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Module/Chapter 2: Introduction to ODEs
Assumed concepts: Derivatives; slopes; slope fields
The module begins with some simple first-order ODEs and their solutions and continues with slope fields (and a slope field game).
The Juggler and the Sky Diver submodules use second-order differential equations, but both the chapter and the module explain the transformation to systems of two first-order differential equations.
Module/Chapter 3: Some Cool ODEs
Assumed concepts: Basic concepts of first-order ODEs, solutions, and solution curves
Newton’s law of cooling, and solving the resulting ODEs by separation of variables or as linear equations with integrating factors, are presented thoroughly enough that there need be no prerequisites.
The submodule for Cooling a House extends Newton’s law of cooling to real world cases that are easily handled by ODE Architect (and not so easily by traditional methods). This section makes the point that rate equations and numerical solutions are often a much smarter way to go than to trudge toward a solution formula.
Module/Chapter 4: Second-Order Linear Equations
Assumed concepts: Euler’s formula for complex exponentials
The module and chapter treat only constant coefficient ODEs. The chapter begins by demonstrating how to treat a second-order ODE as a system of first-order ODEs which can be entered in ODE Architect. Both the first submodule and the chapter explain from scratch all the traditional details of an oscillating system such as amplitude, period, frequency, damping, forcing, and beats.
The Seismograph submodule is a real world application. The derivation of the equation of motion is not simple, but the multimedia module gives insight into the workings of a seismograph, and it is not necessary to understand the details of the derivation to use and explore the modeling ODE.
Module/Chapter 5: Models of Motion
Assumed concepts: Newton’s second law of motion
This module’s collection of models of motion in one and two dimensions is supported by a chapter that gives background on vectors, forces, Newton’s laws, and the details of the specific submodules; so it stands on its own without further prerequisites.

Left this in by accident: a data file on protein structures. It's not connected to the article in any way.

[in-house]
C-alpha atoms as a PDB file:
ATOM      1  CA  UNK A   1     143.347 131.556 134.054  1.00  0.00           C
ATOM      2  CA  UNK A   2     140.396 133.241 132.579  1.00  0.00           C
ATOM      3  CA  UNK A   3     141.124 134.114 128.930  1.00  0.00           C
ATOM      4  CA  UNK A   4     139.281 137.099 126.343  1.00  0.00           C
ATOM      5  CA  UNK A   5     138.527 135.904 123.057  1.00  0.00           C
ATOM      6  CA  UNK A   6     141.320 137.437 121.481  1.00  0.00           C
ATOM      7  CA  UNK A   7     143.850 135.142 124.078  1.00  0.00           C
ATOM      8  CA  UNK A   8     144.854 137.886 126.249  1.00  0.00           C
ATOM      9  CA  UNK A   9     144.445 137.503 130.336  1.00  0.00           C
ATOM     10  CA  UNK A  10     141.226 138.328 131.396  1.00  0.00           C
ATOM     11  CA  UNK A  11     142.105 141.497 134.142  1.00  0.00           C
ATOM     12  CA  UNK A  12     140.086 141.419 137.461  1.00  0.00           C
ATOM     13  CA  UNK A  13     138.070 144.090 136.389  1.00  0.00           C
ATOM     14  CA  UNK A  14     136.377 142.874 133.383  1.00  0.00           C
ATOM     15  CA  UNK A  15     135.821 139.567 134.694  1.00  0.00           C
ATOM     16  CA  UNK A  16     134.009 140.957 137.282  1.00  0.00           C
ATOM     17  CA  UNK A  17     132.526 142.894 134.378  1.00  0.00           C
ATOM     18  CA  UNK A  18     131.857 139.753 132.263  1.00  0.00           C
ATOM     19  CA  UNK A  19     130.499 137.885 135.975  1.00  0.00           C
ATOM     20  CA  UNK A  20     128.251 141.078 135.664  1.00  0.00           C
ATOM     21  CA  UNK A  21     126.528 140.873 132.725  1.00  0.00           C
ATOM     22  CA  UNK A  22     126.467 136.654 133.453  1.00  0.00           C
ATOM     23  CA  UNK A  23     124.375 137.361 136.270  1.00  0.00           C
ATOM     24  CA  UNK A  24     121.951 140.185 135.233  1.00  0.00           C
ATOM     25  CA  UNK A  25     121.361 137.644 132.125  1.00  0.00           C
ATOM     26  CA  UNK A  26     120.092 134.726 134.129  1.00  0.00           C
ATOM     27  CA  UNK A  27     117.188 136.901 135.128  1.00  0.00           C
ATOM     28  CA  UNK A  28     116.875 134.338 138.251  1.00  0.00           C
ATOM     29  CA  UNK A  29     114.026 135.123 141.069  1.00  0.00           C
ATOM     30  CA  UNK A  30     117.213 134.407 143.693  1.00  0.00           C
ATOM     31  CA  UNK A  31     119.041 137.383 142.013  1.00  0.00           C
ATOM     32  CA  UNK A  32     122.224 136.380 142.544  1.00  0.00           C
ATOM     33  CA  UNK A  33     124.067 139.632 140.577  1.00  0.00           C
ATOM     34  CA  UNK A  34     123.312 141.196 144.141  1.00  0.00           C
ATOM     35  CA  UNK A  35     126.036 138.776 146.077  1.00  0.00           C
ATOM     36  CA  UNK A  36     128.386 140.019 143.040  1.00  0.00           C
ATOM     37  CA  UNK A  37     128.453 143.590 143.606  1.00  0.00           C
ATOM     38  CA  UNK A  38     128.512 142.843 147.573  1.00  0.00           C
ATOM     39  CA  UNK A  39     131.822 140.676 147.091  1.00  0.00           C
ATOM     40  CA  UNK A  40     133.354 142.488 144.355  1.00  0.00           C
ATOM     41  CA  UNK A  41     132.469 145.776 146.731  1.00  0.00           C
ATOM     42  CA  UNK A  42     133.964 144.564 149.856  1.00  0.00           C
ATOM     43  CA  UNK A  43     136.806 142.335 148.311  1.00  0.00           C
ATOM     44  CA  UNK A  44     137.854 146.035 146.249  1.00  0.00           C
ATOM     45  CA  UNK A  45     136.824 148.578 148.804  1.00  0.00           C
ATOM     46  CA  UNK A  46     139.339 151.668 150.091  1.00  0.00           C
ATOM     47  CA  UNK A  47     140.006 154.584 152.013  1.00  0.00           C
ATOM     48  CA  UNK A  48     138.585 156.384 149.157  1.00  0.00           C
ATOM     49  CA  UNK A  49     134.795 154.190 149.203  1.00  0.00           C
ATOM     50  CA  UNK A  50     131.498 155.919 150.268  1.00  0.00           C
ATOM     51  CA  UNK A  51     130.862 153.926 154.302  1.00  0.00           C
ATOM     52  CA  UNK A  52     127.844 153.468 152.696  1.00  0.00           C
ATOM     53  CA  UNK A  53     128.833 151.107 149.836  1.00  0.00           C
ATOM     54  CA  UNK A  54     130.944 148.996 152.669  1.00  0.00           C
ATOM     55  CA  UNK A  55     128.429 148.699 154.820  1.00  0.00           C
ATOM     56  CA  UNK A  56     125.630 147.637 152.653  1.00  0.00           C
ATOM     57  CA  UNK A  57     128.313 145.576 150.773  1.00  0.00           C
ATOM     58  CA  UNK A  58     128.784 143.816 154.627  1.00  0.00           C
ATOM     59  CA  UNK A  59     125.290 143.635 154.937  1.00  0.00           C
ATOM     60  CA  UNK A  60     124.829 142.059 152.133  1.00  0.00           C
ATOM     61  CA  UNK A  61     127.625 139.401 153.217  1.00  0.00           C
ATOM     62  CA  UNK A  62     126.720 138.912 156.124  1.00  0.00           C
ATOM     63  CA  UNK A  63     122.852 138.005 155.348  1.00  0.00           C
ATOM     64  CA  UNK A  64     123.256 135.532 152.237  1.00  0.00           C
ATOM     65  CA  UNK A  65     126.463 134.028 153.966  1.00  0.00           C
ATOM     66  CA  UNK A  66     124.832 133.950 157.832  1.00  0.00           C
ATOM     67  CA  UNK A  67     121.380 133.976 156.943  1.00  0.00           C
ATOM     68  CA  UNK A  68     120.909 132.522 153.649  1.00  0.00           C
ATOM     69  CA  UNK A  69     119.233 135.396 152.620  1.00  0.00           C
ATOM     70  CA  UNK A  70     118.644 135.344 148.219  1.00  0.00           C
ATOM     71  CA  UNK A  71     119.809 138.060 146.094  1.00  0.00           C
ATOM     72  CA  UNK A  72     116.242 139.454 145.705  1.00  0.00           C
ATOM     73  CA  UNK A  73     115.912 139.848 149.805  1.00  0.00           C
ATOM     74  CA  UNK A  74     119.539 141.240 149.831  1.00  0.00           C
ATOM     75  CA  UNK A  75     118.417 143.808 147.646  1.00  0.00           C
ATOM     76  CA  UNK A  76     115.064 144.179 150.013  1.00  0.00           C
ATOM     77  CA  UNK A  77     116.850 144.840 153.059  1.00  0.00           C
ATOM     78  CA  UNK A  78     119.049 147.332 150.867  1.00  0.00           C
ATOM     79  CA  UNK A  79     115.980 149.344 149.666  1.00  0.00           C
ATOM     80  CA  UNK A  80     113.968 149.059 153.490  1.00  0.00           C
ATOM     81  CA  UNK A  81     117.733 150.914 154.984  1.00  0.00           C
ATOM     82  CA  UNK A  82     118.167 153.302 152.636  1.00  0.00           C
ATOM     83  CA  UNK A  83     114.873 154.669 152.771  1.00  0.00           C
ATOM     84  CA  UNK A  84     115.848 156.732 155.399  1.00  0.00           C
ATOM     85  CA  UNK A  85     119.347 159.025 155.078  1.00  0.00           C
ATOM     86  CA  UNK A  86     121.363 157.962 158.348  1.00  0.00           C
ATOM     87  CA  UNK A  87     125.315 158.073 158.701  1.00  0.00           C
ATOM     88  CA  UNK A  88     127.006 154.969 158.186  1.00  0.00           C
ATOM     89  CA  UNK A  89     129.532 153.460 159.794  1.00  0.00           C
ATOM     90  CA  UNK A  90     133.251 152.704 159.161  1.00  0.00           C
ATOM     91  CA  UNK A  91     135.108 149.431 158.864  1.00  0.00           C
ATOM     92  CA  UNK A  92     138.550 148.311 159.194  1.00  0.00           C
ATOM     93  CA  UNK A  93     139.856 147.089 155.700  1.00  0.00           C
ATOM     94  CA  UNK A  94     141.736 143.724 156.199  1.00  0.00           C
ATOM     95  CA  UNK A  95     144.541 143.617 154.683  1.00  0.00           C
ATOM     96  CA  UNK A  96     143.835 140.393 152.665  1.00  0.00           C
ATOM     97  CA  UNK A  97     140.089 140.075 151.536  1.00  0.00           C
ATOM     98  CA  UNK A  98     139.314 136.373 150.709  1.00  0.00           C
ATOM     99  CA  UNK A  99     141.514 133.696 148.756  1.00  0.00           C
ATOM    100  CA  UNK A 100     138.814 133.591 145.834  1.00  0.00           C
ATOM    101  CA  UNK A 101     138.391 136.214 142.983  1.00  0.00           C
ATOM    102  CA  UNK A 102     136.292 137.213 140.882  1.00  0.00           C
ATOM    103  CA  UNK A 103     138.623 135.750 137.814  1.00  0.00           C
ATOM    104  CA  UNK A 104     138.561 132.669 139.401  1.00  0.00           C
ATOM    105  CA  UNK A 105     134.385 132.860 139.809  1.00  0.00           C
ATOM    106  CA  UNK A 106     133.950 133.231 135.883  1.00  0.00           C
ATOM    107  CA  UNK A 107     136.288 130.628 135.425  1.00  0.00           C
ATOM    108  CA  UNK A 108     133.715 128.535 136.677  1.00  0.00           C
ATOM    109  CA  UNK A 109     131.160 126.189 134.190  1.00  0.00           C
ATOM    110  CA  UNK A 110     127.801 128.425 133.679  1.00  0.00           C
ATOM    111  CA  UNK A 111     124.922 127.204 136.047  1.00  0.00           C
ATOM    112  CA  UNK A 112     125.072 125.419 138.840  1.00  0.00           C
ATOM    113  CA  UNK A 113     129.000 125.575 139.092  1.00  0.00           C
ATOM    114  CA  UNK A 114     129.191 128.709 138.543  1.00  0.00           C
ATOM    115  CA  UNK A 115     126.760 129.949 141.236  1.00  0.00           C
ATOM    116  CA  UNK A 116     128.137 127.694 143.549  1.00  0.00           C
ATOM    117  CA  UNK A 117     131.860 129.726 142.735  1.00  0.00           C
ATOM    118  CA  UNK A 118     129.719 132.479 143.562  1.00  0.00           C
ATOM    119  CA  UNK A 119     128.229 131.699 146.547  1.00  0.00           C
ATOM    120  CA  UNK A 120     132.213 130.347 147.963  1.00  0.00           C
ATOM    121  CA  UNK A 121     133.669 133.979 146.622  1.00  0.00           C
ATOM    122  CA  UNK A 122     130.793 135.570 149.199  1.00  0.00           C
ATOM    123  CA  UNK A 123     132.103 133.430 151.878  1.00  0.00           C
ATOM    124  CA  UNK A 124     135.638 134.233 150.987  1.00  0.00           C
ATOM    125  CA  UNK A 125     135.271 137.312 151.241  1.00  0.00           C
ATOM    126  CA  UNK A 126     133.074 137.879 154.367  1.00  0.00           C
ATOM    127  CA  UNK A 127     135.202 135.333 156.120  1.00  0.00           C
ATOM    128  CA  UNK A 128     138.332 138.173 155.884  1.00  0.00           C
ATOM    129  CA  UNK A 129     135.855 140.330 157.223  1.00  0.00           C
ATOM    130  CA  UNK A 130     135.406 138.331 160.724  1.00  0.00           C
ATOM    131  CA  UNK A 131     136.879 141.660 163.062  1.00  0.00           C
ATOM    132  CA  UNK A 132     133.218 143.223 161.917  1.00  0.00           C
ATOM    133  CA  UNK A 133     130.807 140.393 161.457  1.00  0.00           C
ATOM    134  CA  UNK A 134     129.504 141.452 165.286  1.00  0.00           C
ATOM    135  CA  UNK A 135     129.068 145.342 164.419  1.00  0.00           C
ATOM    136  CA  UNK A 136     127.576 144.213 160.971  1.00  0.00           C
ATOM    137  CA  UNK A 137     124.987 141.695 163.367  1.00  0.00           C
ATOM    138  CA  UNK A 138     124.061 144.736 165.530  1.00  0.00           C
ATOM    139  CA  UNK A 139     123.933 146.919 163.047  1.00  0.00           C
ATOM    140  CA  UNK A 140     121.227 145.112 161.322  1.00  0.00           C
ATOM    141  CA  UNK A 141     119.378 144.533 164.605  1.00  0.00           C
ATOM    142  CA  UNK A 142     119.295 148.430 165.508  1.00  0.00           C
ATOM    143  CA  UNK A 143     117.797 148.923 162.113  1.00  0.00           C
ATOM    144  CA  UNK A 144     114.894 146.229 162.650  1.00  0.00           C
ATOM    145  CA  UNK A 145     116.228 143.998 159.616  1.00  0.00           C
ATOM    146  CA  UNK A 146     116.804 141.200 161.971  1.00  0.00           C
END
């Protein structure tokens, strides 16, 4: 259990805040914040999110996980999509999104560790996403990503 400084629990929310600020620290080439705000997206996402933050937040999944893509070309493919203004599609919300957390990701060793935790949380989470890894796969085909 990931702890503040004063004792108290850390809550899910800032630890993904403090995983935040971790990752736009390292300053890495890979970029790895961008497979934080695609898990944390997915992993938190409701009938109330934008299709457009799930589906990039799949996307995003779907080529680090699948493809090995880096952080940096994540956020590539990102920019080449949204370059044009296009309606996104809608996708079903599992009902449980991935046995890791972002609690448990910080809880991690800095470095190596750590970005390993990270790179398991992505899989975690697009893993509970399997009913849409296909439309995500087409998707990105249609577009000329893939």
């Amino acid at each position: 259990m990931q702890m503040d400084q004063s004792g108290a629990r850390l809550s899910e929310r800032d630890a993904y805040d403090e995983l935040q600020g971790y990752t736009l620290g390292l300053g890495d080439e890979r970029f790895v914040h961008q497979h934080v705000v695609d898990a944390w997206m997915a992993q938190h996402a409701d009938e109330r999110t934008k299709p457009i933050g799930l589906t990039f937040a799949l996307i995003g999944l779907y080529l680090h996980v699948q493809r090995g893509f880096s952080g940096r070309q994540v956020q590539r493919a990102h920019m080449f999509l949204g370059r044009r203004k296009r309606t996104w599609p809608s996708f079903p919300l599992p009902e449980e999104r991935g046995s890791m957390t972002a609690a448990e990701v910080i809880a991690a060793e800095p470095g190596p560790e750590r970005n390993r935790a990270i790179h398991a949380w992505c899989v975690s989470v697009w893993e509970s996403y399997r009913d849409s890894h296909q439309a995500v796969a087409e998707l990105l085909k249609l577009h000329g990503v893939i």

Module/Chapter 6: First-Order Linear Systems Assumed concepts: Basic matrix notation and operations (multiplication, determinants); complex numbers; Euler’s formula
This unit introduces all of the basic notions, both algebraic (emphasized in the chapter) and geometric (emphasized in the module), for linear systems. The central roles of eigenvalues and eigenvectors are explained. The Tool can be used to calculate eigenvalues and eigenvectors.
The Explorations bring in coupled tank problems (Chapter 8 introduces compartment models) and small motions of a double pendulum (which are extended in Chapter 7).
Module/Chapter 7: Nonlinear Systems
Assumed concepts: Equilibrium points; phase plane and component plots; matrices; eigenvalues and eigenvectors
The goal is to use graphical solutions to make handling nonlinear systems as easy (almost) as linear systems. Linearization of a nonlinear ODE is introduced as a basic concept, and the chapter goes on to elaborate perturbations and bifurcations. The Tool can be used to find equilibrium points, and calculate the Jacobian matrix and its eigenvalues/eigenvectors at each equilibrium point. The predator-prey and saxophone reed models are introduced and explained in the module while the spinning bodies and double pendulum models are treated in the chapter and also in the Library with an animated model linked to the ODE.
Module/Chapter 8: Compartment Models
Assumed concepts: Systems of ODEs
Both the module and the chapter use 1D, 2D, 3D, and 4D applications (in sequence) to illustrate principles of the Balance Law and interpretations of solutions. The final submodule introduces Hopf bifurcations and the interesting behavior of chemical reactions in an autocatalator. Three of the models are linear; the last is nonlinear.
Module/Chapter 9: Population Models
Assumed concepts: Systems of ODEs
The module and chapter introduce simple 1D, 2D, and 3D nonlinear models, and give a discussion of the biology behind the models.
Module/Chapter 10: The Pendulum and Its Friends
Assumed concepts: Systems of ODEs; the first submodule of Module 4; the arctangent function; parametric curves on a surface
The pendulum submodule explores all the traditional aspects of a pendulum, using integrals of motion. Child on a Swing and Geodesics on a Torus give new extensions of pendulum analysis; supporting detail is given in the chapter. The approach to modeling is a little different in this chapter—for example, how to invent functions that behave as needed (Child on a Swing), or how to exploit part of an ODE that looks familiar (Geodesics on a Torus).
Module/Chapter 11: Applications of Series Solutions
Assumed concepts: Systems of ODEs; acquaintance with infinite series and convergence; the first submodule of Module 4
The module introduces the techniques and limitations of series solutions of second-order linear ODEs. The Robot and Egg provides motivation for the subject and Aging Springs illustrates Bessel functions. The chapter contains information about the mathematics of series solutions.